The new regulatory banking standards called “Basel III” slightly decrease but do not eliminate systemic risk in the banking system, according to research at the University of California, Berkeley’s Haas School of Business. Furthermore, the study suggests successful mortgage markets in Western Europe provide useful models for mortgage reform in the US. Most notably, these healthier markets do not contain public lenders such as the Fannie Mae and Freddie Mac. As a result, the authors propose the elimination of Fannie Mae and Freddie Mac as a critical step toward healing the domestic economy.
In their report, The Impact of Basel III and Solvency 2 on Swedish Banks and Insurers – An Equilibrium Analysis, Jaffee and Walden determine the banking and insurance regulatory reforms produce minimal effects – at least in Sweden.
“It is not going to have negative effects but it is not going to make significant positive differences either, says Jaffee, who argues the findings derived from the Swedish economy are important to the US economy. He explains, “The US financial systems remain highly exposed to a future systemic crisis and looking to other economies, like Sweden’s, may be helpful.”
In addition to systemic risk, the study focused on the costs associated with raising new bank capital and insurer requirements, the possible congestion created in the existing markets for corporate bonds, and the redevelopment of financial channels – including securitization and the increased use of global sources. How will Basel III influence borrowing rates and GDP growth? By less than one percent, says Walden.
“One of the changes is that banks will have higher capital ratios which measures how much equity the bank has compared to how much debt. A higher ratio leads to lower risk but it might also lead to higher borrowing rates for customers because swapping debt into capital reduces the tax shield benefit of the debt. When we did the numbers, it just came out that the effect in terms of raising interest rates and reducing GDP growth will be very, very small,” says Walden.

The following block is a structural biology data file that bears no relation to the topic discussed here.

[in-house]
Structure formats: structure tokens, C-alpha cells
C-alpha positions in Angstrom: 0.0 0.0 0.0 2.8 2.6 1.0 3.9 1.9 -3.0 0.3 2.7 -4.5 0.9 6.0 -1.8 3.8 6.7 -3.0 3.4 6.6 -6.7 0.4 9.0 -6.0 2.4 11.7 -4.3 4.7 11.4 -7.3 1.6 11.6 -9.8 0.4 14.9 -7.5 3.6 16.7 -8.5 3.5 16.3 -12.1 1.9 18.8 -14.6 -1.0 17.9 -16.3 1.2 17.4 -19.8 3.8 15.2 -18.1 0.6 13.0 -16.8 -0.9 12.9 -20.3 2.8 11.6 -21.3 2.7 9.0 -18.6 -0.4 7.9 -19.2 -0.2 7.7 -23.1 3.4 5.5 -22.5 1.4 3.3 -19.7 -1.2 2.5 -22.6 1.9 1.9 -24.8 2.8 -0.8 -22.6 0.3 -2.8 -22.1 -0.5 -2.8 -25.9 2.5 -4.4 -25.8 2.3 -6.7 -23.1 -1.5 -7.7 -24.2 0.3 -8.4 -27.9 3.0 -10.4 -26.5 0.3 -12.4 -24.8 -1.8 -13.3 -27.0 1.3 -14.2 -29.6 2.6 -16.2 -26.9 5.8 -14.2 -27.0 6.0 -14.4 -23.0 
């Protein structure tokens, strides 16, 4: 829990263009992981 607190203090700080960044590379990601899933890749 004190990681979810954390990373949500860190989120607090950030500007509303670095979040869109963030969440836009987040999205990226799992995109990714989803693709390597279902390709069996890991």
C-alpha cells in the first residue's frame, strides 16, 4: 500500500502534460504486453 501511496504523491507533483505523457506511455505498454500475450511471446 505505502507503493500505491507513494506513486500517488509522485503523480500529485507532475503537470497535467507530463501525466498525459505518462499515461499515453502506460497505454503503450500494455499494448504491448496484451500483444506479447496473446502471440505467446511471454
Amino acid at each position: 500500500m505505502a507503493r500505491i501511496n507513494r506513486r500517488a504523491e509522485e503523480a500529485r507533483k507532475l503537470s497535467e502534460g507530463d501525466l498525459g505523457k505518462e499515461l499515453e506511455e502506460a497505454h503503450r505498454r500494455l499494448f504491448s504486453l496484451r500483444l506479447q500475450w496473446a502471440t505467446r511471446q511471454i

The three main findings of the study conclude that because new regulations will be implemented over a long period of time (through 2018), any “supply shocks” on bank lending, will be minimal. Also, the new regulations do not completely eliminate the key sources of systemic risk for Sweden’s small open economy, namely, mortgage risk and the inevitable influences of changes in the global economy. And finally, as Swedish banks and insurers pass increased costs to customers, customers will seek alternative financial suppliers, supporting an expansion of new markets – a positive result, the researchers conclude.
“Basel III does put in some additional requirements concerning mortgages and how they would be treated by the banks. And I hope that as the US reforms our mortgage market, they will take that into account,” says Jaffee. “We need to remove Fannie and Freddie and to build up a regulatory structure that anticipates a greater volume of mortgage lending going through the banks. You need strong Basel III requirements and very good regulators overseeing it.”
Beginning in 2013, European Union insurance firms will be subject to Solvency 2, the updated regulatory requirements for EU insurers. The goal is to reduce the risk that insurers would be unable to pay claims. Jaffee and Walden say their evaluation was limited due to the regulation’s “preliminary state.” However, they say the effect of the increased insurer capital requirements will in large part be determined by how consumer policyholders respond to changes in premium prices, and -- most importantly, whether policyholders recognize that the increase safety warrants the higher premiums.
[This article has been reproduced with permission from Haas Research, published by the University of California, Berkeley's Haas School of Business]